No word in Christian theology generates more negative reaction than the word “sin.” Understandably so. At times, well-meaning or not-so-well-meaning people have used this term as a spear, stabbing it into the cracks of broken lives around them. Other times, especially now, many have pronounced this expression anathema, banishing it from all conversation.
But what is it?
To answer that question, we have to wrestle with an even deeper and more important topic: What does it mean to be human?
In short, to be human is to be created, desired, dependent, and not God.
Unfurling humanness even more, we can look to Genesis 1-2 and Psalm 8. Here we find that although humanity is part of the created order, there is “specialness” to humankind. Out of all created beings, only humanity is made in the image of God (imago Dei), which carries with it two very special and unique abilities: “respondability” and “responsibility.”
By “respondability” I mean that you and I can respond to God’s invitational self-disclosure in a way that no other creature can. By “responsibility” I mean that you and I are the only ones whom God calls to steward his creation and our relationships within it in line with his plans and purposes.
So what is sin?
Simply put, if to be human is to be created, desired, dependent, and not God, then sin, in contrast, is the desire to be God and the refusal to be human.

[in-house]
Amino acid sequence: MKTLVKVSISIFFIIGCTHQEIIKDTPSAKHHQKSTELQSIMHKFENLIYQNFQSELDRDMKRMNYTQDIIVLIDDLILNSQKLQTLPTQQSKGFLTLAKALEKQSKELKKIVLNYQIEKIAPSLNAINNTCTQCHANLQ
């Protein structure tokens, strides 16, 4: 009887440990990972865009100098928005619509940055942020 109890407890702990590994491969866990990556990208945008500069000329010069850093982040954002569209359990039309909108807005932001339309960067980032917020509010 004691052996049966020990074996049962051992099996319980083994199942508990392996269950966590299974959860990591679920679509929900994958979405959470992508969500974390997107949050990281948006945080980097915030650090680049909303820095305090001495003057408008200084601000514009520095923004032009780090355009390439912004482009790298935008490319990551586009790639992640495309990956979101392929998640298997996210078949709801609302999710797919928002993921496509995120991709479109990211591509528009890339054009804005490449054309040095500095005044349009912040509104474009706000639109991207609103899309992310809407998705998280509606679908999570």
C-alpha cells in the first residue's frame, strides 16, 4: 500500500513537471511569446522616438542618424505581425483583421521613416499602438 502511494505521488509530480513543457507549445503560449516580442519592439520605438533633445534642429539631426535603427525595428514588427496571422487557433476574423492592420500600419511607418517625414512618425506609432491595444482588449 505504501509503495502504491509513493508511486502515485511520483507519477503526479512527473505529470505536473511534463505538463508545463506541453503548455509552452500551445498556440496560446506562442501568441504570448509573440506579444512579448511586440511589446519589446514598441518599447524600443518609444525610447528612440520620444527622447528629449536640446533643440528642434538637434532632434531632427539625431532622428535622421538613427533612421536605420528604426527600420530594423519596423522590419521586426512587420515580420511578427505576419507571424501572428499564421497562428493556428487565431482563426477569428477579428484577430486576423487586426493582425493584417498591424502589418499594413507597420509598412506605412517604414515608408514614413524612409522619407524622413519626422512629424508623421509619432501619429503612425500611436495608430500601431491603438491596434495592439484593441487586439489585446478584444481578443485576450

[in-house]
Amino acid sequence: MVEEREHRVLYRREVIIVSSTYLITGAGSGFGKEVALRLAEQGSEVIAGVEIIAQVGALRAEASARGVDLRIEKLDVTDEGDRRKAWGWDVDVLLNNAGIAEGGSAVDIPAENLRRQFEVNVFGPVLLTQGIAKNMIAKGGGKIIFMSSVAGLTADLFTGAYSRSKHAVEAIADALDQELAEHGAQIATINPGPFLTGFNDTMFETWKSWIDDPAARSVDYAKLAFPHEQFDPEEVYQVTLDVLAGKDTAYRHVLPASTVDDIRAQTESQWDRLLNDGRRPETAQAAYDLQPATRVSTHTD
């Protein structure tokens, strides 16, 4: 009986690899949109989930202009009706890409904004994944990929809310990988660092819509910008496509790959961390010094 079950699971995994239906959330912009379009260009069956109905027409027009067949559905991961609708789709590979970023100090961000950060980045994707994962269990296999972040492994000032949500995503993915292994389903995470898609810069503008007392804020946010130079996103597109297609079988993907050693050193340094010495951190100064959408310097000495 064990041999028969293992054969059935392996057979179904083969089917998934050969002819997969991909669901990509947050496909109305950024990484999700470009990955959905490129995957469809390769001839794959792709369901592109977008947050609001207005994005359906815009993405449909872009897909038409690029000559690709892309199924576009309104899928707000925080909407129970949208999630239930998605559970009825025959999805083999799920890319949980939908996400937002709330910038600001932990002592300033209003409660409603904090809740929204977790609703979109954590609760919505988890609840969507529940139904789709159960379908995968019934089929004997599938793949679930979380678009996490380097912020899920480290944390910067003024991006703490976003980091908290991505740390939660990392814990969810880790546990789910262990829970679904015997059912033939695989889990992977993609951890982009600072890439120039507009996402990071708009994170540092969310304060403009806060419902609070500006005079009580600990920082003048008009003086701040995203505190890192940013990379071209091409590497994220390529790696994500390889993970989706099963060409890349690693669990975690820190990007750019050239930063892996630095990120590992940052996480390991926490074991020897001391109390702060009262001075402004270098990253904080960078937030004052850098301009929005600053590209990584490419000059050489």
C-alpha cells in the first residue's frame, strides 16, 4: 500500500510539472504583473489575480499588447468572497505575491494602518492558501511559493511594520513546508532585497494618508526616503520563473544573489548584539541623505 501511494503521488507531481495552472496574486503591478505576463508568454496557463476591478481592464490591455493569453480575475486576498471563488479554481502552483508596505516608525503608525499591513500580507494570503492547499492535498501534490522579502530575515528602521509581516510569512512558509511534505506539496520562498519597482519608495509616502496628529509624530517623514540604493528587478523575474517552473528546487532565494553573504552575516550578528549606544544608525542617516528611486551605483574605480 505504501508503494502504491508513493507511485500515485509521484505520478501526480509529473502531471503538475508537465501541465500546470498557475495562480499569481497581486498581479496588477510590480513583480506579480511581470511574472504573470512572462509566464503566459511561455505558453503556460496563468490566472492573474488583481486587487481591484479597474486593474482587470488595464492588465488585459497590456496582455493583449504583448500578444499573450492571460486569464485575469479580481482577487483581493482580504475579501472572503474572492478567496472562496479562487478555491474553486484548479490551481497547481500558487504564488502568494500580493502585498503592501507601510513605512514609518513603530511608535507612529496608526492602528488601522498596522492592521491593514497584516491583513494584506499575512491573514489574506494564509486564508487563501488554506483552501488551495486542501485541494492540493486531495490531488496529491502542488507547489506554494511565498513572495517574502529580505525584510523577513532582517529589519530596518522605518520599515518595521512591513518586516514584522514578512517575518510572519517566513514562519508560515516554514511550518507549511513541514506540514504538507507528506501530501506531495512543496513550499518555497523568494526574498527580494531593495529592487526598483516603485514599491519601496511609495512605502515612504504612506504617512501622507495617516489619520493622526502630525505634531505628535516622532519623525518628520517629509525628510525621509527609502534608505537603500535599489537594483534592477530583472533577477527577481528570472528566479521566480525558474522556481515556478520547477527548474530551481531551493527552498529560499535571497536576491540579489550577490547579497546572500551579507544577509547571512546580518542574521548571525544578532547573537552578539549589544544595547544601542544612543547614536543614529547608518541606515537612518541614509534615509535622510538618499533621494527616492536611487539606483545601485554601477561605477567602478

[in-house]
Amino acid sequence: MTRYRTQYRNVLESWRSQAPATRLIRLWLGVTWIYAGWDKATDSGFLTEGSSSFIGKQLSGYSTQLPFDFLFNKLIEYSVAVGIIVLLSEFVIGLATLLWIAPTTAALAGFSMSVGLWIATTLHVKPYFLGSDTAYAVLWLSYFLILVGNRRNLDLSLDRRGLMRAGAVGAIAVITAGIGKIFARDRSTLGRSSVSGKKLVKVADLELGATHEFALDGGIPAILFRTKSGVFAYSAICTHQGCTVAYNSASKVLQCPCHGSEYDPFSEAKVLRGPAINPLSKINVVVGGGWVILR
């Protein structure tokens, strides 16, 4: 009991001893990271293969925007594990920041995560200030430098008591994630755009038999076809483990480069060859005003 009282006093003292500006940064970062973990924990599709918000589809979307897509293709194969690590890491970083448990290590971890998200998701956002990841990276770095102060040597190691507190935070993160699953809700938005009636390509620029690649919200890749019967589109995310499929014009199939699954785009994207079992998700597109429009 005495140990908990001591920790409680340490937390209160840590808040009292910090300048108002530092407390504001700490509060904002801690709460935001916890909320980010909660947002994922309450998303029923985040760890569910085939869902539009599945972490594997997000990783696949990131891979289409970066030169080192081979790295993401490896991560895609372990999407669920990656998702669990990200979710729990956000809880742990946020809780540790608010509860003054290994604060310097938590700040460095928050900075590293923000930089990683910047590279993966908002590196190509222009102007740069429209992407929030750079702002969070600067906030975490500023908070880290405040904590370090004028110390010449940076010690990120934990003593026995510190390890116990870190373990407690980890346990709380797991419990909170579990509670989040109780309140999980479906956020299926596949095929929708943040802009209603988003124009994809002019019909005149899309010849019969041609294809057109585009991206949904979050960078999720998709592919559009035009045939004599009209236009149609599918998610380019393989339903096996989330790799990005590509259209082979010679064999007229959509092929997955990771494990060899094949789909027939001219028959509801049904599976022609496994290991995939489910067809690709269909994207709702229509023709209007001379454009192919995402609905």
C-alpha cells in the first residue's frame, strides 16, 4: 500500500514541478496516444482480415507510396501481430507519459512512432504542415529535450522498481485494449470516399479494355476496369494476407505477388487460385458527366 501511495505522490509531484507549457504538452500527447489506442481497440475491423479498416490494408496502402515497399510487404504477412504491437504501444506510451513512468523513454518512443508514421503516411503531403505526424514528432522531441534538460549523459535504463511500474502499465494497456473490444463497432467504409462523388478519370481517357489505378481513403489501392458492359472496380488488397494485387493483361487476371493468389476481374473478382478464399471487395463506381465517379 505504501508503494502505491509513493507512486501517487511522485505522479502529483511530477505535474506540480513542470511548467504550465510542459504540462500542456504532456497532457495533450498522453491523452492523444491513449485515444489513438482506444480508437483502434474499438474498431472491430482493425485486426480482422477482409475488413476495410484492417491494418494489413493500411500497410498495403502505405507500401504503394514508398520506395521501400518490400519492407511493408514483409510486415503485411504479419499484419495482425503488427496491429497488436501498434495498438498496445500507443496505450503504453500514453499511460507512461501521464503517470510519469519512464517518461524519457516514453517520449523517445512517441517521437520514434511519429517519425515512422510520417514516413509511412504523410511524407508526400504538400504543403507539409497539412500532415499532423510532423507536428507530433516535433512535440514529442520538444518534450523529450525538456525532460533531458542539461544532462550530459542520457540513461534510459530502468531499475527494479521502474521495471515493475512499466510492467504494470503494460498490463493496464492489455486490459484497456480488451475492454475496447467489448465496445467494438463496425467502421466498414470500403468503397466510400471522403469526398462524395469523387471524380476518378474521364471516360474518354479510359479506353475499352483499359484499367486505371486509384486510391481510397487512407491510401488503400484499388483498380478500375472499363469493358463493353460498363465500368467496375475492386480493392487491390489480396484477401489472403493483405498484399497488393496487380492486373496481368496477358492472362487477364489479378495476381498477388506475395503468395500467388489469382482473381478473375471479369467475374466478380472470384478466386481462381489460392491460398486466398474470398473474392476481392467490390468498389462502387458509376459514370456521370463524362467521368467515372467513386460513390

When we respond to God’s open hand of invitation with a clenched fist and a resounding “No!” we have refused to be as we were created to be. We have refused to be human.
When we destroy the environment, not only have we lost sight of God’s plan for creation, we have eschewed responsibility and refused to be as we were created to be. We have refused to be human.
When we violate the special worth and dignity of another person, we have abandoned the call to re-image God’s unlimited love through caring for one another, and thus have refused to be as we were created to be. We have refused to be human.
This is sin. Sin is not “breaking the rules.” It has a far deeper definition having to do with a fundamental disorder. It infects the very core of our being. It deeply wounds our imago Dei. It perverts the goodness of God’s creation. It destroys community with God, with each other, and with creation. It is plainly and simply the refusal to be as we were created to be – human.
I would love to hear your thoughts on this.
Thank you to authors and theologians Gabriel Fackre for the term “respondability” and James Houston for the phrase “the refusal to be human.”